Triple-action intestinal regulator for IBS-D
Phase III ARDIS-1 trials failed; other uses being considered
Developed by AGI Therapeutics, Rezular (arverapamil) is an orally administered triple-action intestinal regulator indicated for the treatment of diarrhoea-predominant irritable bowel syndrome (IBS-D).
In May 2009, Rezular (arverapamil) failed in Phase III development, where it underwent extensive evaluation in the ARDIS clinical trial programme in patients with IBS-D.
In September 2009, AGI announced that it plans to consider alternative uses of Rezular. The company believes that Rezular can prove effective in treating diarrhoea and non-diarrhoea related problems.
IBS – a therapeutic challenge
IBS is a common, but until recently poorly understood, disorder of the gastrointestinal (GI) tract. It is described as a functional disorder of the GI tract, in which there is no obvious underlying pathology.
It is thought to arise from disturbances in GI motility and visceral sensory perception; visceral hyperalgesia, characterised by an increased conscious perception of abdominal pain, is common in patients with IBS. Patients with IBS can present with a variety of symptoms that can
- Abdominal pain or discomfort
- Abdominal bloating or distension
- Faecal urgency
- Constipation, diarrhoea or both
IBS has proved notoriously difficult to diagnose and treat effectively. Until recently no drugs were specifically indicated for the treatment of IBS. Instead, patients would often seek over-the-counter (OTC) remedies to treat constipation, diarrhoea, abdominal pain and bloating associated with IBS.
Rezular – a new first-in-class drug for IBS-D
AGI Therapeutics, Rezular (arverapamil) is a single enantiomer moiety of racemic verapamil, a cardiovascular drug that has been in clinical use for 35 years.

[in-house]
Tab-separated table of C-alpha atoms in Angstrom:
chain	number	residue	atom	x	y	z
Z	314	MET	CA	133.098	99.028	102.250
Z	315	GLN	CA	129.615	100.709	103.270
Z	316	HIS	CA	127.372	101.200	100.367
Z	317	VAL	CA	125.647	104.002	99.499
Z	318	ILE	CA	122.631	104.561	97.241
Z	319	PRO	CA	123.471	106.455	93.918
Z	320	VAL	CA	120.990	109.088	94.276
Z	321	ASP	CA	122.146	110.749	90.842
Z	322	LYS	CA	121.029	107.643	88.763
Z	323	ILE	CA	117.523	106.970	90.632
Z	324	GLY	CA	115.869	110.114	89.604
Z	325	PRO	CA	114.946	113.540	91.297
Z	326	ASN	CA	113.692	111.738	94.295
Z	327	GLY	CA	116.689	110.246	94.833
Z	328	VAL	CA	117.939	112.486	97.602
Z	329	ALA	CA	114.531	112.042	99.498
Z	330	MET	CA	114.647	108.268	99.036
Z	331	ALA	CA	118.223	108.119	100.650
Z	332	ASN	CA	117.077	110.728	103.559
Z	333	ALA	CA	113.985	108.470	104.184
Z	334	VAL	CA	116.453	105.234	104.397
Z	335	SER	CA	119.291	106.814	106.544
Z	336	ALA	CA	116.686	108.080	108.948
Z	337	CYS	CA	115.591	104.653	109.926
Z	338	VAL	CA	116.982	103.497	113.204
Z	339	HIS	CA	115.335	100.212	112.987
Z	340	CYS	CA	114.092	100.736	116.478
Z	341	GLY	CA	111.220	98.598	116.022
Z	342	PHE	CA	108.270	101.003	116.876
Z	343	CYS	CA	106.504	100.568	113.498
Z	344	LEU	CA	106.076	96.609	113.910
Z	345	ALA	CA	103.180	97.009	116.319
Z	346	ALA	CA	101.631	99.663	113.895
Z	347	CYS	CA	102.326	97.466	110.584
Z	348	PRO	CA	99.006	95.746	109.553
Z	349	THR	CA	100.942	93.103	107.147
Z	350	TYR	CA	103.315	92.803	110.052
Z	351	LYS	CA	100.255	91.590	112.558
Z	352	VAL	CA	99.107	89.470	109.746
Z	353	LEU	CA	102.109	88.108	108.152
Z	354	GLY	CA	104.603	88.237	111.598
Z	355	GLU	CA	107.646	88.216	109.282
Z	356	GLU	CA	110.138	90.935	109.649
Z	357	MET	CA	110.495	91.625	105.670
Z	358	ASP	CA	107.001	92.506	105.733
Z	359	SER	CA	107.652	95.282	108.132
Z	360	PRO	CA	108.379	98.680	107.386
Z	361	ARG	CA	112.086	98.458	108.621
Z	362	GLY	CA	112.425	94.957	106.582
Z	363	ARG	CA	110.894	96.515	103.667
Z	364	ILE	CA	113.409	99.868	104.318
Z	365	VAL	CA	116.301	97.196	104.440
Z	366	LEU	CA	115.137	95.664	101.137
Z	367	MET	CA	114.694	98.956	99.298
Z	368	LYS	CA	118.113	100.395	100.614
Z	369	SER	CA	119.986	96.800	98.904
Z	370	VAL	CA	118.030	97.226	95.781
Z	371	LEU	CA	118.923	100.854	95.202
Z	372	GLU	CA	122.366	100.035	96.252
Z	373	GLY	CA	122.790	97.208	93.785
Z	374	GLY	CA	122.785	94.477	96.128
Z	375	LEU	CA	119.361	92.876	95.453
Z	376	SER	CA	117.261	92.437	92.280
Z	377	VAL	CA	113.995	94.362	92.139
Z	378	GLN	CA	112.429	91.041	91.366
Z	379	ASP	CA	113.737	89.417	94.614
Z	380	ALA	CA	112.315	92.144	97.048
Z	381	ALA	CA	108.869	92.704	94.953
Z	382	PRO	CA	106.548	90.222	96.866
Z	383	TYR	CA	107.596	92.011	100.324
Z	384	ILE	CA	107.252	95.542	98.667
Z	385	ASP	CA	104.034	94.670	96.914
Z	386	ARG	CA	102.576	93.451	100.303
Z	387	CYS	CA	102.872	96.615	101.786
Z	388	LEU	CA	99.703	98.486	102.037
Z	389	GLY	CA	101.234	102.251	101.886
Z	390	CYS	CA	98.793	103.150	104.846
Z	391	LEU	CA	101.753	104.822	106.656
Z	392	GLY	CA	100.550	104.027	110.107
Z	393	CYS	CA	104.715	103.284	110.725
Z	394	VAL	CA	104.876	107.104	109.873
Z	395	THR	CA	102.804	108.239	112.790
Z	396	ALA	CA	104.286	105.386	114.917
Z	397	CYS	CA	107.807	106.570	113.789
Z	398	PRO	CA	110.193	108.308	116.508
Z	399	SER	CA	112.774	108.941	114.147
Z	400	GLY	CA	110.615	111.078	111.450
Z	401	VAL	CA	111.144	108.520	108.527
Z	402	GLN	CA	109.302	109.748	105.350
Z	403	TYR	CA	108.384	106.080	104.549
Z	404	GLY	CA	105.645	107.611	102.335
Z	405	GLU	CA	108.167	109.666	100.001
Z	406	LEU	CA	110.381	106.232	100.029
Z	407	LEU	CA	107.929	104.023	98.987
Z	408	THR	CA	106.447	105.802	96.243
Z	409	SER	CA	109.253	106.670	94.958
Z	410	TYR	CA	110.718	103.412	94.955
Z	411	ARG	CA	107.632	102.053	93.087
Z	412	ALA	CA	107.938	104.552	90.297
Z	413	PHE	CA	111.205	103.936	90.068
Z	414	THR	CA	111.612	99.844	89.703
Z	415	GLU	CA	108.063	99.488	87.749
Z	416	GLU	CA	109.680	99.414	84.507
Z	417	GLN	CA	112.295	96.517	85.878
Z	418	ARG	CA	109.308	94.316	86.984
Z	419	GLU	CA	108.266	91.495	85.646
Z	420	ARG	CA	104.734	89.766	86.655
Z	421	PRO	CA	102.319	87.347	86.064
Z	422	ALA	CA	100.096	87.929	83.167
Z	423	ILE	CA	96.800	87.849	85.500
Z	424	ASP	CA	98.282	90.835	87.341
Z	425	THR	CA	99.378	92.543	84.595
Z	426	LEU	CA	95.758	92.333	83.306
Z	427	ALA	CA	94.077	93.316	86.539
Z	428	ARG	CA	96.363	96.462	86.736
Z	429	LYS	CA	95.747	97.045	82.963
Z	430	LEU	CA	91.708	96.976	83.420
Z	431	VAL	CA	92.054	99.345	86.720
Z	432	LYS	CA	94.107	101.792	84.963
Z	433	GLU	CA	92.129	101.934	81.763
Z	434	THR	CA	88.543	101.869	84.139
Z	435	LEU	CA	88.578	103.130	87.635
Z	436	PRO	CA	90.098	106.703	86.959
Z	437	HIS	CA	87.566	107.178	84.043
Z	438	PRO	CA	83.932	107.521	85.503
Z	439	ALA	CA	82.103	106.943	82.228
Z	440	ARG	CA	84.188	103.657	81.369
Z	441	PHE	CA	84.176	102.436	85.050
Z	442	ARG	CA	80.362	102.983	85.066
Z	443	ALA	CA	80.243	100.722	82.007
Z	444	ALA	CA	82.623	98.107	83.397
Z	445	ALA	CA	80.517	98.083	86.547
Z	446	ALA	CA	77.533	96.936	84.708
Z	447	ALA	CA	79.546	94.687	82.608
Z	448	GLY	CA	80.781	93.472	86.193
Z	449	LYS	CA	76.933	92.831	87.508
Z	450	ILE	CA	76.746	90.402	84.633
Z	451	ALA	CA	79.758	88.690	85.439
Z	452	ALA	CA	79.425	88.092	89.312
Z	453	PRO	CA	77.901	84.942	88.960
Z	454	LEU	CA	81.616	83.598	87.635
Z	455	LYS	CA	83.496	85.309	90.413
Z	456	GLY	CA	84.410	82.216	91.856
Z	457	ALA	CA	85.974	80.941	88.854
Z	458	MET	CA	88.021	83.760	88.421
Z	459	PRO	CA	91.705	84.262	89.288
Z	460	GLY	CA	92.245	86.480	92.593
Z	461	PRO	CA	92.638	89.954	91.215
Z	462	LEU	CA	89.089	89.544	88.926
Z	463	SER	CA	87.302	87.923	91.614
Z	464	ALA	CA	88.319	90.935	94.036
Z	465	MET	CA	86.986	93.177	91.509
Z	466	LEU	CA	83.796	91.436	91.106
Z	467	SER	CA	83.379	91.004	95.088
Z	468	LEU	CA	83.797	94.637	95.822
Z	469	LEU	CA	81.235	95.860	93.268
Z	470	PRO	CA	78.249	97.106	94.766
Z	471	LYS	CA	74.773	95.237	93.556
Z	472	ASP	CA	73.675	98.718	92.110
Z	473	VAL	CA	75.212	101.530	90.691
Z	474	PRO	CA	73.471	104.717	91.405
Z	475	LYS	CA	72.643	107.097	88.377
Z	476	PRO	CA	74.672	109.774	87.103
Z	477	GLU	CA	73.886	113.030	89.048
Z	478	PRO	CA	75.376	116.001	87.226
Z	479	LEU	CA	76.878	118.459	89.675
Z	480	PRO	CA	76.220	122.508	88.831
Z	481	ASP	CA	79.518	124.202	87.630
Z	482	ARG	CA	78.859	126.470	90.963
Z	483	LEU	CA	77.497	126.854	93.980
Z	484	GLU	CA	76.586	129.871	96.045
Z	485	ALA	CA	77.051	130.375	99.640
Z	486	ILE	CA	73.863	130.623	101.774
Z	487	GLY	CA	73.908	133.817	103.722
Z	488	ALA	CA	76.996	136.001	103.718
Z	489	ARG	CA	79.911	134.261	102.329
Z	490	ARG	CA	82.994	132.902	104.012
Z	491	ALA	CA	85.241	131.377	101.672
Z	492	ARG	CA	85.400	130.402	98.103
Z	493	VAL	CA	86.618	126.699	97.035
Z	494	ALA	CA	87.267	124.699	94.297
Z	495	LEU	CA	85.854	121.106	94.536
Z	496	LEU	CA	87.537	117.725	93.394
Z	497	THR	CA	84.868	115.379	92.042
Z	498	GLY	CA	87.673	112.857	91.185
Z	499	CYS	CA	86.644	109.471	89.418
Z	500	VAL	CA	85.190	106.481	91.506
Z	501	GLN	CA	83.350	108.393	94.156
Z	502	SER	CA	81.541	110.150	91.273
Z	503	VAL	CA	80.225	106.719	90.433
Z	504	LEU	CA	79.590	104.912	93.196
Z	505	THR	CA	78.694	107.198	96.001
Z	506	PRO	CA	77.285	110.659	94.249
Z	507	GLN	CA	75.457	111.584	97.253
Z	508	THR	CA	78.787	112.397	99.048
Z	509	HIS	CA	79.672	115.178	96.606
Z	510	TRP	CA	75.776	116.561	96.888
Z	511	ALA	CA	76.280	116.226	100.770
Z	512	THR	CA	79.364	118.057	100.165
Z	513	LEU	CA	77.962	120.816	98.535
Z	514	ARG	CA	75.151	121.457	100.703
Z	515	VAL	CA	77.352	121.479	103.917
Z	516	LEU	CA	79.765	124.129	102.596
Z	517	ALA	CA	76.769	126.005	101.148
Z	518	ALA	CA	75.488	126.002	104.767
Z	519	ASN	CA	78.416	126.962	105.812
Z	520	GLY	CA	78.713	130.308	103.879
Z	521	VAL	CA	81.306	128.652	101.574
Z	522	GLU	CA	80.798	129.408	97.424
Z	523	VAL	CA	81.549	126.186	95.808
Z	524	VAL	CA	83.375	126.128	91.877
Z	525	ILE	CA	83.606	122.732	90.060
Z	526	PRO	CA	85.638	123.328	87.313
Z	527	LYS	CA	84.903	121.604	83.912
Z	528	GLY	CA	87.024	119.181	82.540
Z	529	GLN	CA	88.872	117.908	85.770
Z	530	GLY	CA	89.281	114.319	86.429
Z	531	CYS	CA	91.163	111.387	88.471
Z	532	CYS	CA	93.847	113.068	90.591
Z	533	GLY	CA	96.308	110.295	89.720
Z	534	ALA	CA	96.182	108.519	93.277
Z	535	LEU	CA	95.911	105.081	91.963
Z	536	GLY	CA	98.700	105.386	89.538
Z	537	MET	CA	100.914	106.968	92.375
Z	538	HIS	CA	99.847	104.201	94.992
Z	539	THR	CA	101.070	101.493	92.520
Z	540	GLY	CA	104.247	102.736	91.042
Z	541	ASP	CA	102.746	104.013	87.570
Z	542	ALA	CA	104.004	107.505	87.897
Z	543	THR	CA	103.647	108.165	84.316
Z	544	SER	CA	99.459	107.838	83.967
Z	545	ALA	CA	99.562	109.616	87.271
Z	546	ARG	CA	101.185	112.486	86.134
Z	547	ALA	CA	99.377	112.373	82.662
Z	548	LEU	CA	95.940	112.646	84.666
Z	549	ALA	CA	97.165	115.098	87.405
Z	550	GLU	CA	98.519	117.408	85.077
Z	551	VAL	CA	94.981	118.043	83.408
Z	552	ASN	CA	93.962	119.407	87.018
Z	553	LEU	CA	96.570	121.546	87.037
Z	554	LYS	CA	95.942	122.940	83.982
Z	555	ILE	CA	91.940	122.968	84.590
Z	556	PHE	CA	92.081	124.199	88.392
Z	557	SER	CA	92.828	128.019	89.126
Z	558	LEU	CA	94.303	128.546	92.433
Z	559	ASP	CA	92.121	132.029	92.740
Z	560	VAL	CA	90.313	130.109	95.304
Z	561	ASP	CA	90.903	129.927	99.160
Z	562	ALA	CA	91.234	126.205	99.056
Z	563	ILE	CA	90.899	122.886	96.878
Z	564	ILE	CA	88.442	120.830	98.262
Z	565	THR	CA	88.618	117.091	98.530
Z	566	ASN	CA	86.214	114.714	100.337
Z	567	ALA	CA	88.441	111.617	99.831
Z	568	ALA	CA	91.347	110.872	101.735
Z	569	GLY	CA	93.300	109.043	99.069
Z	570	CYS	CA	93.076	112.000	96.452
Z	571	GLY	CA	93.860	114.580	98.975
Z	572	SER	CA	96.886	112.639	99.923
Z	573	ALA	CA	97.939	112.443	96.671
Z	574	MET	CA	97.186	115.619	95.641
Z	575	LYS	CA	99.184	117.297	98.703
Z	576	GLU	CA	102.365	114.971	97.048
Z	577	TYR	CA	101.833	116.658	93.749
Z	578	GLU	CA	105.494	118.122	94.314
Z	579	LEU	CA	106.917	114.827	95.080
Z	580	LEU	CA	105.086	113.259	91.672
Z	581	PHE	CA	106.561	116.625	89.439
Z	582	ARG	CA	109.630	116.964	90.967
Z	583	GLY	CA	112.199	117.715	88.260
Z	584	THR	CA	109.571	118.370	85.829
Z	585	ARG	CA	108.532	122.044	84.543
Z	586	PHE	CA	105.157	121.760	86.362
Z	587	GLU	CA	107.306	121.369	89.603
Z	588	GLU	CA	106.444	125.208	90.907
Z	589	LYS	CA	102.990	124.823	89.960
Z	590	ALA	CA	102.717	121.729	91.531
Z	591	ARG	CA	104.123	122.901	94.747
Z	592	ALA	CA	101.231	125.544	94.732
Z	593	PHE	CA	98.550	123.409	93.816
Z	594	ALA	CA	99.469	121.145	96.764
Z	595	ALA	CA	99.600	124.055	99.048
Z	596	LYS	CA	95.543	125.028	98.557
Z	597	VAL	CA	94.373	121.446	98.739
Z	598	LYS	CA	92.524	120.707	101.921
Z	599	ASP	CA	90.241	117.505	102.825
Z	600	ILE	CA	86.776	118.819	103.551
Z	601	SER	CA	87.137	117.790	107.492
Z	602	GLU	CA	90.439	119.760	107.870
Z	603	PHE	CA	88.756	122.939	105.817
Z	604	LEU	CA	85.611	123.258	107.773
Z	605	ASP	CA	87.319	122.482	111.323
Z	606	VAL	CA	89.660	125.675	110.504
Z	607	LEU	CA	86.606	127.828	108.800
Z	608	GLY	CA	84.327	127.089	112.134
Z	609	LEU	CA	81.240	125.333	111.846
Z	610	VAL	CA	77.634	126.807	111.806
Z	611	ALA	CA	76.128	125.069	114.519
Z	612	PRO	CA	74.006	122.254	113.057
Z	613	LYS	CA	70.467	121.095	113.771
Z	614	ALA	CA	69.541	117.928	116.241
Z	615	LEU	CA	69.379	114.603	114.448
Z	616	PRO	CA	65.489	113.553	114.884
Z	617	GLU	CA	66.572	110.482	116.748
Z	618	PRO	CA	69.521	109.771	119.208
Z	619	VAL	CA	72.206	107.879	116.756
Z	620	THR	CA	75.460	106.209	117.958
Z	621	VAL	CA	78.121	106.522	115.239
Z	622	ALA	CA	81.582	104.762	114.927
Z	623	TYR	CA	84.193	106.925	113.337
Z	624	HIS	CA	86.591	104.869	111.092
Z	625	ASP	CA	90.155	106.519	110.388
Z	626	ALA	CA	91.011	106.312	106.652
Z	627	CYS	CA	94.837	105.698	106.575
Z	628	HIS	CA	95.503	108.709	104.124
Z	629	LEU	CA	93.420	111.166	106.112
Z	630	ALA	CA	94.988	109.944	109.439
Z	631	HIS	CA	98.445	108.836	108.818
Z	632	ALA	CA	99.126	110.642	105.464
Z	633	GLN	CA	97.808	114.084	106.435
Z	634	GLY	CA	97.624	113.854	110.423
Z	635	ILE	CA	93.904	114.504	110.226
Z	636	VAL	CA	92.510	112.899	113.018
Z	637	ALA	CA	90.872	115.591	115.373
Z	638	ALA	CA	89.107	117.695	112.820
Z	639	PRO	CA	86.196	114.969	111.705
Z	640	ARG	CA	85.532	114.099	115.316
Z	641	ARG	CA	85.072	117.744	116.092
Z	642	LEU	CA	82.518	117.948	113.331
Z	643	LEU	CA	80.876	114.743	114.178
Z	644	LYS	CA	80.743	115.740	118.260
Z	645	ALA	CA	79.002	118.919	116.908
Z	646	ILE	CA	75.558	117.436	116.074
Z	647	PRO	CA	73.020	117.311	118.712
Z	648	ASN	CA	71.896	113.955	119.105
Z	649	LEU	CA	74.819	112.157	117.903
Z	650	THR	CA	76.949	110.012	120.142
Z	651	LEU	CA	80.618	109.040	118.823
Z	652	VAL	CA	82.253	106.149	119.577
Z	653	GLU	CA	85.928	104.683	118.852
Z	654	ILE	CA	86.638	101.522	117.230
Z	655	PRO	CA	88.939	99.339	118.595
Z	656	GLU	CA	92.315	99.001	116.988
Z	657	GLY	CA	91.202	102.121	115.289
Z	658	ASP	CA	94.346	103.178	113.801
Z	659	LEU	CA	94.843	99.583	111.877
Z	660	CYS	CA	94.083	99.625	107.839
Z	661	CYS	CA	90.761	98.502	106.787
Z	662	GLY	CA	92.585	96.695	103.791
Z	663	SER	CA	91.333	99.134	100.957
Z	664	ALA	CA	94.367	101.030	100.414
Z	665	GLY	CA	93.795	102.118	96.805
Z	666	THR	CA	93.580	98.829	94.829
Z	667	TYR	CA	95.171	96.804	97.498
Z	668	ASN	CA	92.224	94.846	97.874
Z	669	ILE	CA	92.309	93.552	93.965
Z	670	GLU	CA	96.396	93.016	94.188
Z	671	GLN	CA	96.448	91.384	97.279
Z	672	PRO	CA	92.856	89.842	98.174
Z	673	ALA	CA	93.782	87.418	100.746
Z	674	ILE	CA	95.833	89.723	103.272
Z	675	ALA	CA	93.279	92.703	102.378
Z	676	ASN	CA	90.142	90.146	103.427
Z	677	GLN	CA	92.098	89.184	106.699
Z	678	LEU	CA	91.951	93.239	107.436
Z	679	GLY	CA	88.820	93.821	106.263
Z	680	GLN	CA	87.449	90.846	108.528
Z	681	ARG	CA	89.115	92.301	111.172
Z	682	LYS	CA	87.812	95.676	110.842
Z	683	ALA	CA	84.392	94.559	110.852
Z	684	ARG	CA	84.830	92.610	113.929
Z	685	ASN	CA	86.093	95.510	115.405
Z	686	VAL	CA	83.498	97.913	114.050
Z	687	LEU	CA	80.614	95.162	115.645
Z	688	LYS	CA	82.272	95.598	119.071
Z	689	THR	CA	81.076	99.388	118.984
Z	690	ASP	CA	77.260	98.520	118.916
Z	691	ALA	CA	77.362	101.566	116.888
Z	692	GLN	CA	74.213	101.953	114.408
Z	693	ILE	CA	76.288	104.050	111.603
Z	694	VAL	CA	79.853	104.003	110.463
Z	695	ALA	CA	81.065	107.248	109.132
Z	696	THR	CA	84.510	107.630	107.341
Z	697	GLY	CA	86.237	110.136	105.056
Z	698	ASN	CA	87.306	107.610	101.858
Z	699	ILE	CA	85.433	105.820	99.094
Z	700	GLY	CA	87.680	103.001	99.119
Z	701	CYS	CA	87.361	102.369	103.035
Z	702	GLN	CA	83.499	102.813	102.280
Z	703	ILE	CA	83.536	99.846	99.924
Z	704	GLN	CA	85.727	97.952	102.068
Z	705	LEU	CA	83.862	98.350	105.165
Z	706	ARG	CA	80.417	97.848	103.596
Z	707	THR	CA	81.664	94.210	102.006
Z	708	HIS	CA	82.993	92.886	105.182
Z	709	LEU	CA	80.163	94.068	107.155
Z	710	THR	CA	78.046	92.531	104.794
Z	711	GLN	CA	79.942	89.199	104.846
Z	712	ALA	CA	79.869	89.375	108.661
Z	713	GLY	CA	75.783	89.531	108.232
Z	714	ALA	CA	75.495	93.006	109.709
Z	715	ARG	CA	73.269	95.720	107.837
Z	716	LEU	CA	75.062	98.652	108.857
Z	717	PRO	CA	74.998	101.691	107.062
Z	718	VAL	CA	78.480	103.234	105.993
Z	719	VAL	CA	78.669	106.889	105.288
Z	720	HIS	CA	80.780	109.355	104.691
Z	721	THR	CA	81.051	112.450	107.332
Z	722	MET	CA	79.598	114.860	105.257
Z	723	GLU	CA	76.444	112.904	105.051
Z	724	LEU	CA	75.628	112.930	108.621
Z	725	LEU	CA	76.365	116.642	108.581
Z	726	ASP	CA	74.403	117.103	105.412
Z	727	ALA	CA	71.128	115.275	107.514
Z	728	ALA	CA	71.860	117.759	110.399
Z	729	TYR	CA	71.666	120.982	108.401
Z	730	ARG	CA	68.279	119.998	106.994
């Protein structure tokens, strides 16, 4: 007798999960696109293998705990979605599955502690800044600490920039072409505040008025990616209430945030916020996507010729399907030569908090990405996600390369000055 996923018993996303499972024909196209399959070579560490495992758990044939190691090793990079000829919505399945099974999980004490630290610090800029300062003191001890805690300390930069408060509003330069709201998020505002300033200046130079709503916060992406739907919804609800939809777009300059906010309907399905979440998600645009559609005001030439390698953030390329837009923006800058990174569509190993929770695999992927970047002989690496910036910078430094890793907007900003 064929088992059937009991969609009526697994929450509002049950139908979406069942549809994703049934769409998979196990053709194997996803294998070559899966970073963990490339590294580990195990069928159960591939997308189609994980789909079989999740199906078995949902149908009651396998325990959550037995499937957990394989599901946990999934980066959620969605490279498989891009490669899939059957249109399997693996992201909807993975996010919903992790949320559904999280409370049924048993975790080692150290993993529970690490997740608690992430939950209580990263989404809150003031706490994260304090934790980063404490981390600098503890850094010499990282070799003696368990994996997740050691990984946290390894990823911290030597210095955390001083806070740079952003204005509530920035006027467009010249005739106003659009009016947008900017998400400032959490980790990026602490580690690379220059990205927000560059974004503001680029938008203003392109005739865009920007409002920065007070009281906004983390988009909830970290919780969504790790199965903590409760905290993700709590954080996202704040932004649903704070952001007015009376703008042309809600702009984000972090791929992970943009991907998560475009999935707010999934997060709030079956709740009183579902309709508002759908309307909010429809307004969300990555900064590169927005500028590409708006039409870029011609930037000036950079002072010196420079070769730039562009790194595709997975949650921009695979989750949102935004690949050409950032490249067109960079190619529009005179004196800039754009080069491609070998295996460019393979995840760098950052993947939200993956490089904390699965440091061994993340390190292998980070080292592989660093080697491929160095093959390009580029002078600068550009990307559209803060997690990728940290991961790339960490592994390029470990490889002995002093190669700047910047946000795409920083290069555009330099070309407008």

However, in contrast to currently available commercial forms of racemic verapamil (a mixture of two enantiomers), arverapamil shows preferential activity in treating the symptoms of IBS-D without the traditional cardiovascular actions of the racemic drug. It combines affinity at L-type calcium channels with 5-HT2b and melatonin (MT1) receptor binding.
Gut function is controlled by both the enteric (intestinal) nervous system (ENS) and CNS, in which the neurotransmitter serotonin (5-HT) plays a fundamental role. Serotonin is present in large amounts in the ENS where it is involved in sensory, motor and secretory processes within the gut. It modulates gut motility and the perception of pain and also mediates intestinal secretion. Minor disturbances in serotonergic function can lead to symptoms of IBS described above.
Rezular’s efficacy for IBS-D
Evidence of the clinical efficacy of Rezular (arverapamil) has been demonstrated in a Phase II study, where it proved significantly better than placebo in terms of IBS symptom relief including relief of pain and abdominal discomfort. Significant improvements were also observed on the Bristol stool scale and in IBS-specific QoL domains.
Rezular (arverapamil) was well tolerated, with adverse events consistent with the known safety profile of racemic verapamil.
Phase III trials were taken up with patients already receiving treatment in the ARDIS-1 trial. In this randomised, double-blind, placebo-controlled, parallel group the efficacy and safety of Rezular (arverapamil) was assessed in about 1,200 patients.
Three doses of Rezular (arverapamil) were compared with placebo over a 12-week treatment period.
The study revealed that the drug did not provide any significant relief to patients suffering from IBS symptoms. Following the results of the clinical study, AGI planned to stop its development in this indication.
Estimates suggest that worldwide as many as 100 million people suffer from IBS, of which IBS-D accounts for about a third of all cases. For many patients IBS is a chronic condition requiring long-term treatment. Although not life-threatening, it can have a profound impact on peoples' quality of life.
AGI Therapeutics specialises in the development of drugs for the treatment of GI disorders.